Two summers ago, Easton LaChappelle thought it would be fun to build a robotic arm controlled wirelessly using a glove. LaChappelle, then 14, knew nothing about electronics, programming, or robots—but he was bored and desperate for a challenge. So over the next couple of years, the teen, now a high school junior, toiled in his cramped bedroom workshop in Mancos, Colorado, ironing out the details. In time, he emerged with a robo-arm operated by a gaming glove—and his mind.
LaChappelle began his bionic quest by scouring online forums and tutorials to glean as much know-how as he could about sensors, motors, and coding. His first model won him third place at the state science fair in 2011, but its fingers, made of flimsy electrical tubing, could not grasp anything heavy.
Unsatisfied, LaChappelle started over. He designed a new hand with computer modeling software, and then asked MakerBot Industries in Brooklyn, New York, to print the plastic “bones.” The new hand had human-like digits with multiple joints and a thumb that could bend inwards. Small electric motors in the wrist could curl the fingers by pulling a piece of ligament-like fishing line through each digit to its fingertip.
But the stretchy fishing line loosened up over time. LaChappelle’s mother, a former jeweler, suggested using nylon-coated steel wire instead. The wire could close the fingers but proved too rigid to recoil them, so LaChappelle rigged tiny dental rubber bands leftover from his awkward, brace-faced years into faux tendons for the joints. “The rubber bands provide a kind of spring-back mechanism,” he explains.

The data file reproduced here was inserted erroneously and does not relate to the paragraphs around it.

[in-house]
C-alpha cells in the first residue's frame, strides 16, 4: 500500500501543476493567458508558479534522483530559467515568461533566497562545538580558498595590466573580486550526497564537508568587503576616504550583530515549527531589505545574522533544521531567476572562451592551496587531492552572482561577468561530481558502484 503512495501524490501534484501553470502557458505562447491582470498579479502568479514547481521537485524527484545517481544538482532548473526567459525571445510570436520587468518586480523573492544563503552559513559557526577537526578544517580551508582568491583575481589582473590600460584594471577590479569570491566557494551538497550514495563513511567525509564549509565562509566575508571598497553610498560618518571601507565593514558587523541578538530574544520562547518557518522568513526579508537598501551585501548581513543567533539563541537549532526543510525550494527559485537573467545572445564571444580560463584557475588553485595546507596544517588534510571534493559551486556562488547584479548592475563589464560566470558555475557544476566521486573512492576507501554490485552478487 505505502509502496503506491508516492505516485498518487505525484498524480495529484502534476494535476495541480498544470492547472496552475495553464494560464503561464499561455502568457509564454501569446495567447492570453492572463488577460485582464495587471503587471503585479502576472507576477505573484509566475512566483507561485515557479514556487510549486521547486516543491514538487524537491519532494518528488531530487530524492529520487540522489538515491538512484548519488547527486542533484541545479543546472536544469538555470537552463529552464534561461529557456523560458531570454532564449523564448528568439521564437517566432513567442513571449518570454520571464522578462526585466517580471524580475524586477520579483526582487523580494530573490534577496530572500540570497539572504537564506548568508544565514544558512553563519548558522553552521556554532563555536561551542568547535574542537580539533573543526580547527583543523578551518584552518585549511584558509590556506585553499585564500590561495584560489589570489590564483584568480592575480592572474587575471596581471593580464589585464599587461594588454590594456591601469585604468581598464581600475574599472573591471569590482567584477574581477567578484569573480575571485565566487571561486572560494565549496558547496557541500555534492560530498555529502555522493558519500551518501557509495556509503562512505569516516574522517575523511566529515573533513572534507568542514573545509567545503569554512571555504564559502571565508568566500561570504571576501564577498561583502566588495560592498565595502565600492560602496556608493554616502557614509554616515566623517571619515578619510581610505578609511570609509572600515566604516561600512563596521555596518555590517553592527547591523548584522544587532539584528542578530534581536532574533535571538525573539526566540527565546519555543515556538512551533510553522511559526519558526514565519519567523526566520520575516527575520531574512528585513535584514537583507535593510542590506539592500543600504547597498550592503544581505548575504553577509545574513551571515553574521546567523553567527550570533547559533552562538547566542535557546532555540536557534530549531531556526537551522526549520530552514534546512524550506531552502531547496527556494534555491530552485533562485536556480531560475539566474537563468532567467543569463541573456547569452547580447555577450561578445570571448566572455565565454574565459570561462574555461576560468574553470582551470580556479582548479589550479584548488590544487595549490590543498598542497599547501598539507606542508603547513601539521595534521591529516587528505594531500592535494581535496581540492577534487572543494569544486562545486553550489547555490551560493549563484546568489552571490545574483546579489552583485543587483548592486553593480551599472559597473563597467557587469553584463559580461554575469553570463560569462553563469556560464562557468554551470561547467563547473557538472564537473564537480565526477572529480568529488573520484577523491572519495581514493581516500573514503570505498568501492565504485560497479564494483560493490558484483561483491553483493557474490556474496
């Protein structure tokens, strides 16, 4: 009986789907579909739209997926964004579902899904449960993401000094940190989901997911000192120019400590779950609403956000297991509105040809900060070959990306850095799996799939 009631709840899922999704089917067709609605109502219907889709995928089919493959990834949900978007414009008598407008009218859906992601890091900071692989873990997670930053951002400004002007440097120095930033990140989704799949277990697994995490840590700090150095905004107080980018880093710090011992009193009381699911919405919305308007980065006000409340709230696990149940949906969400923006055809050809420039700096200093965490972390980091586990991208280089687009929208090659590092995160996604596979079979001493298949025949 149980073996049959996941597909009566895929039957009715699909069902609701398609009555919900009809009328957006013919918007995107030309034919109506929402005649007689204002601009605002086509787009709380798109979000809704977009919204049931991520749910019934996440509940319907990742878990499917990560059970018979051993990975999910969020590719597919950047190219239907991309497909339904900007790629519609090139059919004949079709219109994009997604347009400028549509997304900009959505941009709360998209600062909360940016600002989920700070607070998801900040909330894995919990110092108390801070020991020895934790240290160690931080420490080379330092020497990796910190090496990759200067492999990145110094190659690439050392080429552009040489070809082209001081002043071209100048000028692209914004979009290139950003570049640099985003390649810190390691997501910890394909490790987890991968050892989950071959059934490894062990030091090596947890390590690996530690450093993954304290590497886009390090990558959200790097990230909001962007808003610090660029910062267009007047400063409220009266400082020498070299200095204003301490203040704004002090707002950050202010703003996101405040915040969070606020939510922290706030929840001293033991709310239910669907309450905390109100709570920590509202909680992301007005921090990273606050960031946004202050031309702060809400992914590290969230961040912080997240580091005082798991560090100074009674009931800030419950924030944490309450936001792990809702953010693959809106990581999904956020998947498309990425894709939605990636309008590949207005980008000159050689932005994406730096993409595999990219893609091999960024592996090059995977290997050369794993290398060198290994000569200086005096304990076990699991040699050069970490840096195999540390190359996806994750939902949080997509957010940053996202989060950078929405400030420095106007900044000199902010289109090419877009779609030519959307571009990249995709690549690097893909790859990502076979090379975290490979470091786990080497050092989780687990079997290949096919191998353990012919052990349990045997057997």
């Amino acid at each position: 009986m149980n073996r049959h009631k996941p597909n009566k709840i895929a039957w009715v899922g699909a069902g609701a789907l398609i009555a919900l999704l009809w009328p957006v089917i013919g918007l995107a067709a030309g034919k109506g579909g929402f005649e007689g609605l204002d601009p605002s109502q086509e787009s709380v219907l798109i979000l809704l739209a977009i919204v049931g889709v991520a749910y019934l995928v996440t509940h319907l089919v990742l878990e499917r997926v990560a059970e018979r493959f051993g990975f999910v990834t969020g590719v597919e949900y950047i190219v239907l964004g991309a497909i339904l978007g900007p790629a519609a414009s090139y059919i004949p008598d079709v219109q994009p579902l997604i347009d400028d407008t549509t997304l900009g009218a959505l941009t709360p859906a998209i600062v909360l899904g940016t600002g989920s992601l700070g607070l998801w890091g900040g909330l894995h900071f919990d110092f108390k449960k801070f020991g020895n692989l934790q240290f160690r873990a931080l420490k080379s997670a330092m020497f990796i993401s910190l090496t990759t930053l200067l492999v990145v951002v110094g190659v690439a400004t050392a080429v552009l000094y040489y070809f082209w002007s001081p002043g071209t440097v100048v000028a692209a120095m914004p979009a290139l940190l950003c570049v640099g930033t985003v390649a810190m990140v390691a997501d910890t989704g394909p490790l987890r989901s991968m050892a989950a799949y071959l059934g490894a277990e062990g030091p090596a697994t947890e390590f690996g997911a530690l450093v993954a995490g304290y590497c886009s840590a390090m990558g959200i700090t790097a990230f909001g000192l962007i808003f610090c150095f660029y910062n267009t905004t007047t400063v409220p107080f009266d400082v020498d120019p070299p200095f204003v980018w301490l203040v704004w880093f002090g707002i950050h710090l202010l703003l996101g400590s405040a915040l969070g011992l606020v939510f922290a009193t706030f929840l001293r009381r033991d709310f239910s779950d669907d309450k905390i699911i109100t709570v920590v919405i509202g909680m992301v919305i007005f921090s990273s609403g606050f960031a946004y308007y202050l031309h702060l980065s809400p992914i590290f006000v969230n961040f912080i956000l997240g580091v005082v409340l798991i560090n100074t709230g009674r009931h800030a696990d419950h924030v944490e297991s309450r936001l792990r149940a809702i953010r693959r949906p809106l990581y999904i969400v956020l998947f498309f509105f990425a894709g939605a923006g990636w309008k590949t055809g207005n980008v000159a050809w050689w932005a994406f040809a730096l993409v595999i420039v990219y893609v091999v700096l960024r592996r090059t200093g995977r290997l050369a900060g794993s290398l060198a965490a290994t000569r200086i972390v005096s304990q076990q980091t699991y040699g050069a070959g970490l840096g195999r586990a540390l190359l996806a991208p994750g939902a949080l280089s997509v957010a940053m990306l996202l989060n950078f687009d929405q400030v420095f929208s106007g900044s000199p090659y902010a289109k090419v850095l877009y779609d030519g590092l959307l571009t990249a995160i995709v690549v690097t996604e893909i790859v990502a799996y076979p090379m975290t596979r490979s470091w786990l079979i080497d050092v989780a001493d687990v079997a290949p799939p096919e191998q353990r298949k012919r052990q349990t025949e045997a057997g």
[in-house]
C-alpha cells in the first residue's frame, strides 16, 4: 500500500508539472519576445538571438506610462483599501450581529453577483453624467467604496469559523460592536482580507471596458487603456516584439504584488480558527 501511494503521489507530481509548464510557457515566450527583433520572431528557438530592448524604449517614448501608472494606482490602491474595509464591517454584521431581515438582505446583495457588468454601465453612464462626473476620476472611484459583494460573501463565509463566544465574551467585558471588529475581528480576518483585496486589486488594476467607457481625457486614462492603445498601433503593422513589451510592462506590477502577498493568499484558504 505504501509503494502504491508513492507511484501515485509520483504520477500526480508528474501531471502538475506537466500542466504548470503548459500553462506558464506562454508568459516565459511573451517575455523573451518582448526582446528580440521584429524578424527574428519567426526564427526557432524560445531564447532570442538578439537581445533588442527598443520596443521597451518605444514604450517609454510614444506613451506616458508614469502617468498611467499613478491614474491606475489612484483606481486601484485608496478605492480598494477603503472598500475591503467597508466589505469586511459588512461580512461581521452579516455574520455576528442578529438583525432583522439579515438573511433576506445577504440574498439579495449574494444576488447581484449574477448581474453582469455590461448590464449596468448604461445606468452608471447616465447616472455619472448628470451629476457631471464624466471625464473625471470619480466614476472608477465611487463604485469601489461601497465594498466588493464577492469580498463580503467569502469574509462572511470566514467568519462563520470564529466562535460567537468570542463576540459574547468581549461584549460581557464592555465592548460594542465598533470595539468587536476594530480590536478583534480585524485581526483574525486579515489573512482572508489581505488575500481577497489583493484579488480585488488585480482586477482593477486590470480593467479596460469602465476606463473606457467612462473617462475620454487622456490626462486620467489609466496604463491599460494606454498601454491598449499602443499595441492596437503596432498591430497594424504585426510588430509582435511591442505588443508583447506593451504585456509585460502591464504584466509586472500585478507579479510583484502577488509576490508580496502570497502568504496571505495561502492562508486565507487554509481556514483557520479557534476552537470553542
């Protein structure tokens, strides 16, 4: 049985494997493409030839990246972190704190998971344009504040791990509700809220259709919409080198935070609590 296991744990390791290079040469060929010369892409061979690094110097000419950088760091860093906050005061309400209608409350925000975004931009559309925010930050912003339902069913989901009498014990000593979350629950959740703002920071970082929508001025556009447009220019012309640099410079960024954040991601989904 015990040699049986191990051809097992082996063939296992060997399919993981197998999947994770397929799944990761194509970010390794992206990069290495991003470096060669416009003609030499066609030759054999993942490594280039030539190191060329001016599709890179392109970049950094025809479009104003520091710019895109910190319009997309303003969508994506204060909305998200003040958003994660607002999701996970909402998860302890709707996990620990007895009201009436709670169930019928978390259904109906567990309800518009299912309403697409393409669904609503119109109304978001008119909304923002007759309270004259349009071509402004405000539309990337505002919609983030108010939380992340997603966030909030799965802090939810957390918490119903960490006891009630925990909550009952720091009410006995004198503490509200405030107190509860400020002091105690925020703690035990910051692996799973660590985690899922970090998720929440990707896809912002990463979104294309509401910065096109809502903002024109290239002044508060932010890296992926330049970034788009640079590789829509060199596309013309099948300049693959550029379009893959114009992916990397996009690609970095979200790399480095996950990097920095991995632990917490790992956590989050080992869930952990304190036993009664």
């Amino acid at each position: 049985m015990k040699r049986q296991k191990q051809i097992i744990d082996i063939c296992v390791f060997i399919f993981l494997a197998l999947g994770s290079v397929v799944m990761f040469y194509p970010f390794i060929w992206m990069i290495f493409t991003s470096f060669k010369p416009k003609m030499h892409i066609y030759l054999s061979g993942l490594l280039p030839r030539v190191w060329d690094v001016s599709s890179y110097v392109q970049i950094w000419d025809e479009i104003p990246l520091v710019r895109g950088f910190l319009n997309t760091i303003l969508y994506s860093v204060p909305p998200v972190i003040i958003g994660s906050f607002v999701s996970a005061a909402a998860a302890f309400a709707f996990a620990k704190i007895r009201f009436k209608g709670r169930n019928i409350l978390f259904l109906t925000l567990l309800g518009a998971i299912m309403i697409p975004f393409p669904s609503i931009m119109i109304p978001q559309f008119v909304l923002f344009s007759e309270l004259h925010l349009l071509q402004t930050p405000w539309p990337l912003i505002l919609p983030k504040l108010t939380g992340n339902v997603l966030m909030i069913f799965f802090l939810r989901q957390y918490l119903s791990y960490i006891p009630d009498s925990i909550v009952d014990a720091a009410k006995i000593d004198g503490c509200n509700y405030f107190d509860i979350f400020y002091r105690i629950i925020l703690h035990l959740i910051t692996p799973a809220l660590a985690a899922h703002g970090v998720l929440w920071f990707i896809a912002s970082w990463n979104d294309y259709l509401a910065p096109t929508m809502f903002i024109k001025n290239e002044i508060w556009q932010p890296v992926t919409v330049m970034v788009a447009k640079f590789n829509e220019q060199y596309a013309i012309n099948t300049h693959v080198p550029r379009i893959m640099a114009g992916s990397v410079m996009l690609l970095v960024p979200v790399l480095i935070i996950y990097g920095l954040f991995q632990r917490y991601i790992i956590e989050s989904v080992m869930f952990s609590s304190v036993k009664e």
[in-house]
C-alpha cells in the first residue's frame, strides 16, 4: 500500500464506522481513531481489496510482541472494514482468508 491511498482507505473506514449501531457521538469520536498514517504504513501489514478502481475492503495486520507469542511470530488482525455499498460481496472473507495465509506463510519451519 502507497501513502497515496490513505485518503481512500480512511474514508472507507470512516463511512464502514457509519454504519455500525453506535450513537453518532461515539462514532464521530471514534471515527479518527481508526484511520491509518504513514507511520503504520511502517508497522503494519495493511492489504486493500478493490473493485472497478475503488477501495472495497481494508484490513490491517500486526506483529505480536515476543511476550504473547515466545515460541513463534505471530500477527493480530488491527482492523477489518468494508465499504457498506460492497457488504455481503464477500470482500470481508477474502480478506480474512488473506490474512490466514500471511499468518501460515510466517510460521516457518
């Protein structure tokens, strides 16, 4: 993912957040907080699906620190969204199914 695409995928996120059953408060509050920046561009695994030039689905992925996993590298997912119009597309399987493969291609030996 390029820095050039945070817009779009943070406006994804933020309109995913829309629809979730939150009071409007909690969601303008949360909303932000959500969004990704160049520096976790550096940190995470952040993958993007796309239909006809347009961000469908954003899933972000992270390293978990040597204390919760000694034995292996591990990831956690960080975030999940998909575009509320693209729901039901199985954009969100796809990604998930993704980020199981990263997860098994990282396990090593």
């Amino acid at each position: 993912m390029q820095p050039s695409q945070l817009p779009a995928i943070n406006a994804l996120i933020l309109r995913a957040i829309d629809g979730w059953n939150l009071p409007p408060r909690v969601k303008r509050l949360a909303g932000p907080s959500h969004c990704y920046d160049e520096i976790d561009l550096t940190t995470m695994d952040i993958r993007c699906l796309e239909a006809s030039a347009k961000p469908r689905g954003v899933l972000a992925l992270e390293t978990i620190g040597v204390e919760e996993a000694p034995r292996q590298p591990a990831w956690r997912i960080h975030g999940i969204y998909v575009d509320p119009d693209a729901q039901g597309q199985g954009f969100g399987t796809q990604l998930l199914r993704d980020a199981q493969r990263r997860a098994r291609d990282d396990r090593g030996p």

To control his robo-limb, LaChappelle modified a 1980s-era Nintendo Power Glove to convert real hand movements into robotic motion. Next, he made a brain-based controller by hacking parts of a headset from the board game Mindflex, which can read a player’s brainwaves. Simply by concentrating, LaChappelle says he can open and close the robo-hand.
The glove-based system earned him second place at an international science fair in 2012, and his parents rewarded him with his own 3-D printer, now housed in his bedroom closet. For his next goal, LaChappelle plans to evolve the current robo-arm into an inexpensive yet highly capable prosthetic. “I’m going to keep going and trying to make it better and better,” he says.
See how it works on the next page.
HOW IT WORKS
BUST A MOVE
LaChappelle built a skeletal frame out of scrap metal with industrial chain for a spine. A custom-built robotic arm rotates the hand at the wrist and bends at the elbow and shoulder. Two battery-powered, geared DC motors can lift the arm 90 degrees and lower it down.
Our minds emit faint frequencies of electrical energy called brainwaves, which doctors use to analyze everything from seizures and coma to sleep and focus. LaChappelle hacked Mattel’s focus-measuring Mindflex headset by writing software to convert the device’s data for his robo-hand. As a wearer’s brainwaves shift above or below a set frequency, the hand opens or closes.
When he’s not using the headset, LaChappelle controls his robotic limb with a 1989 Nintendo Power Glove. Flex sensors in the glove provide data for the robotic fingers to mirror his motions. To feel the robo-hand’s grip, he added eraser-size force sensors to the robotic fingertips. A wireless radio relays this data to the Power Glove and activates a cellphone’s vibrating motor: The stronger the squeeze, the more vibration he feels in the glove.
BUILDING A ROBOT ARM
Time: 1 year
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